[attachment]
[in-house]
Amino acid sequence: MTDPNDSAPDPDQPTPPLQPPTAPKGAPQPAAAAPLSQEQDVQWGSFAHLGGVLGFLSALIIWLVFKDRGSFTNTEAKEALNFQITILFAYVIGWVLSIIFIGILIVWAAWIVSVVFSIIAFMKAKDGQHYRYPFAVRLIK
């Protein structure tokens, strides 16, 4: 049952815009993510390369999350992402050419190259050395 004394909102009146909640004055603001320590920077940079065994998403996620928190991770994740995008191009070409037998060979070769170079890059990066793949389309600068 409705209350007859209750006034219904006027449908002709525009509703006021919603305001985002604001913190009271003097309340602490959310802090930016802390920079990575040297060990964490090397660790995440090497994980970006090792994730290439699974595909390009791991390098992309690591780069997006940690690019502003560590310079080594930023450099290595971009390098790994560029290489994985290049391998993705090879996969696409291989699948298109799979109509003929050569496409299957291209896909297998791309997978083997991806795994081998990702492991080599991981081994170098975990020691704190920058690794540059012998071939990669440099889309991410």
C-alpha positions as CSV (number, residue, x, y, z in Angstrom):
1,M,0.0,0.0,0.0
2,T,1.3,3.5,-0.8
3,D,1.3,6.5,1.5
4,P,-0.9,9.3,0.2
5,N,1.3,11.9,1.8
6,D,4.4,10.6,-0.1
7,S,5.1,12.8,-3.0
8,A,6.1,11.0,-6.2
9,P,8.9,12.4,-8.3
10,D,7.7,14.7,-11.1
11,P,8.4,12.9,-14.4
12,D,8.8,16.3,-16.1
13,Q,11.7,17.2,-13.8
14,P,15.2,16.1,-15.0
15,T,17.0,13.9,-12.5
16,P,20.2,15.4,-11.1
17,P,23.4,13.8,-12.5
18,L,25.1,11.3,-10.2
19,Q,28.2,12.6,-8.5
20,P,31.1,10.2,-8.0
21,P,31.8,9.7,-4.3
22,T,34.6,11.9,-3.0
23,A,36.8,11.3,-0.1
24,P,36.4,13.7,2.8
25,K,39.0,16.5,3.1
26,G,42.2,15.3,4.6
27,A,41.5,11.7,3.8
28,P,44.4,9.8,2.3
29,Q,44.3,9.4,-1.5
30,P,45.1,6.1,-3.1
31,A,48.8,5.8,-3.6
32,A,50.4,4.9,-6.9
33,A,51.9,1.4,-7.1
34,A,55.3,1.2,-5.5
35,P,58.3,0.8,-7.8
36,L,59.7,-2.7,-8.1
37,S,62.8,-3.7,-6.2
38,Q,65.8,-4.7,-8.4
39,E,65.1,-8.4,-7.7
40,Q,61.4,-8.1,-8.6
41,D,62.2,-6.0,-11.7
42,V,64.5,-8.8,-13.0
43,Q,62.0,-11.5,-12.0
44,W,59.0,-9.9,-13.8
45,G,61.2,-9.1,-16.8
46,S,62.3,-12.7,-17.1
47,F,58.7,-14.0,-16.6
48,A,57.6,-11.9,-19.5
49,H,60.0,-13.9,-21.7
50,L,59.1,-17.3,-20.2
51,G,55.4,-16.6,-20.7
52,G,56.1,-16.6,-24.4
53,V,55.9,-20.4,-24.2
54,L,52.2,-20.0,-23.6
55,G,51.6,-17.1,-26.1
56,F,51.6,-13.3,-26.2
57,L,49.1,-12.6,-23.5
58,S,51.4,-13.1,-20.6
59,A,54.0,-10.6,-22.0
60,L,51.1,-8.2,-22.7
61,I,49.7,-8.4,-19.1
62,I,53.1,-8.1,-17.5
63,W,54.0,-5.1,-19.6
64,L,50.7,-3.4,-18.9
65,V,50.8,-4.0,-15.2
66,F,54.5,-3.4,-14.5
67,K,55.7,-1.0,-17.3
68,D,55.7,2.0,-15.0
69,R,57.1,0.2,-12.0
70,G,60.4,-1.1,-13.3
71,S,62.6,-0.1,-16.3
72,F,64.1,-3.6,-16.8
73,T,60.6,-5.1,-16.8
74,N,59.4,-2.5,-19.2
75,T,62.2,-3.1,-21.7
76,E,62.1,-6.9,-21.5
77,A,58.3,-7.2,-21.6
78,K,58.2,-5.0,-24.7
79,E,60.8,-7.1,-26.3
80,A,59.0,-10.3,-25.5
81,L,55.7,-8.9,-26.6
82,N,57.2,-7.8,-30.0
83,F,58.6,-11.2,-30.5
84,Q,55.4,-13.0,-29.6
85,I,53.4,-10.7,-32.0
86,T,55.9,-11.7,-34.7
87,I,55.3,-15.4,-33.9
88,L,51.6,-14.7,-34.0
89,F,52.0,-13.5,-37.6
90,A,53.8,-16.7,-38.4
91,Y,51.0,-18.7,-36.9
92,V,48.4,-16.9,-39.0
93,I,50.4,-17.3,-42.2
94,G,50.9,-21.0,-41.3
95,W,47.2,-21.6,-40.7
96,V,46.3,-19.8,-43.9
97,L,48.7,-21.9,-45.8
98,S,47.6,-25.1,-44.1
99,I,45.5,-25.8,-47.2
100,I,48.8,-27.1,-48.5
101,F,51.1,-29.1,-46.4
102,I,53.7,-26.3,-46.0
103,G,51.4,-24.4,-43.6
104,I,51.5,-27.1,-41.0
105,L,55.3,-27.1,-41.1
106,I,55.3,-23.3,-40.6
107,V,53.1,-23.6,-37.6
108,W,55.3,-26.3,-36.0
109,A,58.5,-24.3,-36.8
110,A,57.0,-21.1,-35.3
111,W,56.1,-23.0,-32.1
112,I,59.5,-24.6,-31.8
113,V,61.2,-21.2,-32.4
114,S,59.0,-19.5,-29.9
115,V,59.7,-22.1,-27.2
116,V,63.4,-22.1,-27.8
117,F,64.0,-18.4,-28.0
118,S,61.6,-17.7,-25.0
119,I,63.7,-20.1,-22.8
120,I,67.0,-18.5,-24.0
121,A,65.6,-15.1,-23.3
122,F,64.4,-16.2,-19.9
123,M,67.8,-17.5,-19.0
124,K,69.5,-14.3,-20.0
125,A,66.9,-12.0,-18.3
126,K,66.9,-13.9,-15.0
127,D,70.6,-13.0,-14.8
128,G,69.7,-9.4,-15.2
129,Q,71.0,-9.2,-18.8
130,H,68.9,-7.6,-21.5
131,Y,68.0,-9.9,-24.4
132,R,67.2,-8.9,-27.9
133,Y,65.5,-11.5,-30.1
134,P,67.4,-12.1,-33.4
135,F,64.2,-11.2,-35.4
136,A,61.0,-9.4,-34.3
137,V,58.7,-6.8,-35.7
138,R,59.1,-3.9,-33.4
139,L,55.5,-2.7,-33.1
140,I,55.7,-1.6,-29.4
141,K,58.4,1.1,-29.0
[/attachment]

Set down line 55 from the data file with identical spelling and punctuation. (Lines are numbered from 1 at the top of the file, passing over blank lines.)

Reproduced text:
51,G,55.4,-16.6,-20.7